Everyone should work in a coordinated manner to deal with the post-graduation challenges Bangladesh may face once it leaves the group of least-developed countries (LDCs), according to the Business Initiative Leading Development (BUILD).
After Bangladesh graduates in 2026, the country's export earnings could shrink by about $7 billion as it will lose many of the trade benefits enjoyed by LDCs, including preferential market access to a number of major export destinations.
"We need to be prepared for that and start working in a coordinated manner to stave off the potential negative impacts," said BUILD Chief Executive Ferdaus Ara Begum in a press release.
She was speaking at a virtual event on "health safety for business continuity and trade facilitation during the pandemic", at the Dhaka Customs House.
The BUILD and the International Finance Corporation organised the event to inform service providers and service-seekers on how to maintain health safety measures while running their businesses even in the post Covid-19 era to mitigate export losses.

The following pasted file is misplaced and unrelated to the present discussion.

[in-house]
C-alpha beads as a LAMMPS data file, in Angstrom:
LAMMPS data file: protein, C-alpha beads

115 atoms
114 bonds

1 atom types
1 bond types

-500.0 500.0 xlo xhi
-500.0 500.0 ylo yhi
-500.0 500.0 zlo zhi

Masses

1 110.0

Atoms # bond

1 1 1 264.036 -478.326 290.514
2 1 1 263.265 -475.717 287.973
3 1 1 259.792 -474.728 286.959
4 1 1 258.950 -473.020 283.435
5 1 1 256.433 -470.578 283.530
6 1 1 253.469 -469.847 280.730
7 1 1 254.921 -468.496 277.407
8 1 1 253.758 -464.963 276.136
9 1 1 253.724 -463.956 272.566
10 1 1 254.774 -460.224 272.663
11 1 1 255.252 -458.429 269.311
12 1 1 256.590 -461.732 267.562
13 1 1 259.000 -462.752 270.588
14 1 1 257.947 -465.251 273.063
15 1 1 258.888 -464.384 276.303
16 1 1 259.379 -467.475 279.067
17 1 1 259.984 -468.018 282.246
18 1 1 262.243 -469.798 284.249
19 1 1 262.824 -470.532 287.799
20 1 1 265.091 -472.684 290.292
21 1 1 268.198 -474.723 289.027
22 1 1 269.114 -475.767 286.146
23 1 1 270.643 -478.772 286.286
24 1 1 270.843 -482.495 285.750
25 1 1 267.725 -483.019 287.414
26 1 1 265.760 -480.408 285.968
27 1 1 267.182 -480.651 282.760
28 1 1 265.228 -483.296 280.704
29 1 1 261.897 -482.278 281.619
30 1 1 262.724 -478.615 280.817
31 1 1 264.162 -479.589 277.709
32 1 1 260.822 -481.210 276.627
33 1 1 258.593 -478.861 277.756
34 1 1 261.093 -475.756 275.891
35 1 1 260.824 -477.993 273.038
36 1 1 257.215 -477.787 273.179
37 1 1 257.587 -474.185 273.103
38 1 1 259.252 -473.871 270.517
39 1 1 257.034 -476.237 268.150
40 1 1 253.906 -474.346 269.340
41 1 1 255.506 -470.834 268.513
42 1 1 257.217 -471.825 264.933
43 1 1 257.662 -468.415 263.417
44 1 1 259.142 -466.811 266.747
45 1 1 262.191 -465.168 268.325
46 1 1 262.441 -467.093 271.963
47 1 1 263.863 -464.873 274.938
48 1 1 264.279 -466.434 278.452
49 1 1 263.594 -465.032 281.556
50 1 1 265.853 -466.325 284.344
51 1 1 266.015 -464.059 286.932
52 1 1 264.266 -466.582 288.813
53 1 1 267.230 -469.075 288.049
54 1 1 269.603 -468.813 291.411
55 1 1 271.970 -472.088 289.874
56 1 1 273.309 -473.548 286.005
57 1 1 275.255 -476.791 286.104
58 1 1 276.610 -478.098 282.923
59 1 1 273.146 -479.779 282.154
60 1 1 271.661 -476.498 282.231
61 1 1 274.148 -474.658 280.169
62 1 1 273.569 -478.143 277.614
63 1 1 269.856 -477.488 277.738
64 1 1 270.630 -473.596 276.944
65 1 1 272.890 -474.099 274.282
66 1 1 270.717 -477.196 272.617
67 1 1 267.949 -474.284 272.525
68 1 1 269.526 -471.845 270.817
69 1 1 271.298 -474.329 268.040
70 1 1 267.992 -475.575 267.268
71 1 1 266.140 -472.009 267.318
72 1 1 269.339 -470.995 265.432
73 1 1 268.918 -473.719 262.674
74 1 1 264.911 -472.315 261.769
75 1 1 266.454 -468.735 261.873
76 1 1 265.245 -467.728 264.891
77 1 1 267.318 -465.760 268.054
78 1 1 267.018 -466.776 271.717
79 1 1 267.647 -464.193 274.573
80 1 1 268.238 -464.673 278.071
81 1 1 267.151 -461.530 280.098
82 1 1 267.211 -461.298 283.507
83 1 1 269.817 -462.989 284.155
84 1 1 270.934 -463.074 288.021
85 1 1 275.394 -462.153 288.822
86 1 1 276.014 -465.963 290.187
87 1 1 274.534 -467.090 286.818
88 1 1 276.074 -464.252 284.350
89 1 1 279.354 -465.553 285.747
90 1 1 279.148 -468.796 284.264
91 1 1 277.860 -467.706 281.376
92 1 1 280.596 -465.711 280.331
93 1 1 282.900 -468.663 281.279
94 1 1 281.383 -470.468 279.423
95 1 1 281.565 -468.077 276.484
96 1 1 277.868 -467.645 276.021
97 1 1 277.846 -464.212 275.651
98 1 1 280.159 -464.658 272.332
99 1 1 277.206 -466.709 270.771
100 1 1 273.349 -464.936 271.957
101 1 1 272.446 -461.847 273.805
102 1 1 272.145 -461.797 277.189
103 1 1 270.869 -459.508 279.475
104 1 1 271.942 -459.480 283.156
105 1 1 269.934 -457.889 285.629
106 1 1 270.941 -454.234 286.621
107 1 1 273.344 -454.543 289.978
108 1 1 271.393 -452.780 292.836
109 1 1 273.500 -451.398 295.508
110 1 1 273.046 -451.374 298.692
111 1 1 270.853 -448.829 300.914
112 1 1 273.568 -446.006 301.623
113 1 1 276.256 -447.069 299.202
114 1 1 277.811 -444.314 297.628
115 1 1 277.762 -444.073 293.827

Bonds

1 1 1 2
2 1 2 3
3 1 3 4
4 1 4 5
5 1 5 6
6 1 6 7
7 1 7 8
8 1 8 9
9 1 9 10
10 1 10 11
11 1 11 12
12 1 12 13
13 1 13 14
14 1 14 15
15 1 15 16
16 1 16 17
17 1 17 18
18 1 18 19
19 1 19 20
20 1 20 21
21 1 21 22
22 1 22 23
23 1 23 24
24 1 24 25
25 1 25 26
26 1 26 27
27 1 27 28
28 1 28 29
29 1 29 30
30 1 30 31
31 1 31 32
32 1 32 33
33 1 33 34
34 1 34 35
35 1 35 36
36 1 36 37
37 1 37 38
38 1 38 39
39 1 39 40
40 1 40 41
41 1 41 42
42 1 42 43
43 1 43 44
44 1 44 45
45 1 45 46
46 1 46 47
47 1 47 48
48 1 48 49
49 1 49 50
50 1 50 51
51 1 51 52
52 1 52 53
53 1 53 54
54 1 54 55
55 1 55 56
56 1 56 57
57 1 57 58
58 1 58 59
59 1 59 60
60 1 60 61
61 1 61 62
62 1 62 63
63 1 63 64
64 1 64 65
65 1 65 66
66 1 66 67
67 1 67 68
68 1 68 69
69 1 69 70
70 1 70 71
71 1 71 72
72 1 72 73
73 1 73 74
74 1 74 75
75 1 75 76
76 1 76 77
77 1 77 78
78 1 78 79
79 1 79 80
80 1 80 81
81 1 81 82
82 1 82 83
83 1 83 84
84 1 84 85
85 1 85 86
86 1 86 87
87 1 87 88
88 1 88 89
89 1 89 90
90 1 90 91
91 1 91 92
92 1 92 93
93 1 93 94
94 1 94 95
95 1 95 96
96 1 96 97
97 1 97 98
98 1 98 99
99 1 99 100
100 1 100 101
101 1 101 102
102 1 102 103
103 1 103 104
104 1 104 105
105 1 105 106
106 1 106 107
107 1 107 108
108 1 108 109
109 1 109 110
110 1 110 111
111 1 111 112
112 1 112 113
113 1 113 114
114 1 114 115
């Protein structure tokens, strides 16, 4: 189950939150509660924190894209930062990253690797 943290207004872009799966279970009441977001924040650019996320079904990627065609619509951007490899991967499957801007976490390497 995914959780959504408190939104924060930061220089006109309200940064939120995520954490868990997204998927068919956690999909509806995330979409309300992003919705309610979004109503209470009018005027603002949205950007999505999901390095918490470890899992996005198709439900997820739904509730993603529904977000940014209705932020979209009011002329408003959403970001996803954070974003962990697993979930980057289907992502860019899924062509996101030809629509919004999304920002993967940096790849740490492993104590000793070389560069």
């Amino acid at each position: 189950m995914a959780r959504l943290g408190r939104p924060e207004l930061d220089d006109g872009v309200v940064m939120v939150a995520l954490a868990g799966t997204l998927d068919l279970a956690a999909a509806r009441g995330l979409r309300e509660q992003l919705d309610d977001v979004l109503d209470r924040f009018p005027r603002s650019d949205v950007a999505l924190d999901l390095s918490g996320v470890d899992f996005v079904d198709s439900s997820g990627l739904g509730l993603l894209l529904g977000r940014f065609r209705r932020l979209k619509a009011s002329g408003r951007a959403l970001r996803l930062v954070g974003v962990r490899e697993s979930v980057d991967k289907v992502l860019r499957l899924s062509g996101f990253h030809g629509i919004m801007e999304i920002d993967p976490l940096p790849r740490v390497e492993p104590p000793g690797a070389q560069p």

The Customs House Dhaka clears 3,000-4,000 bills of lading every day while minimising risks and ensuring quality so that Covid-19 exemptions are not abused, said Muhammed Mahbubur Rahman, additional commissioner of the Customs House.
A bill of lading is a title document, a receipt for shipped goods and a contract between a carrier and shipper.
The Customs House is working hard to maintain Bangladesh's trade growth, manage the supply chain and prevent revenue collection from falling, Rahman said.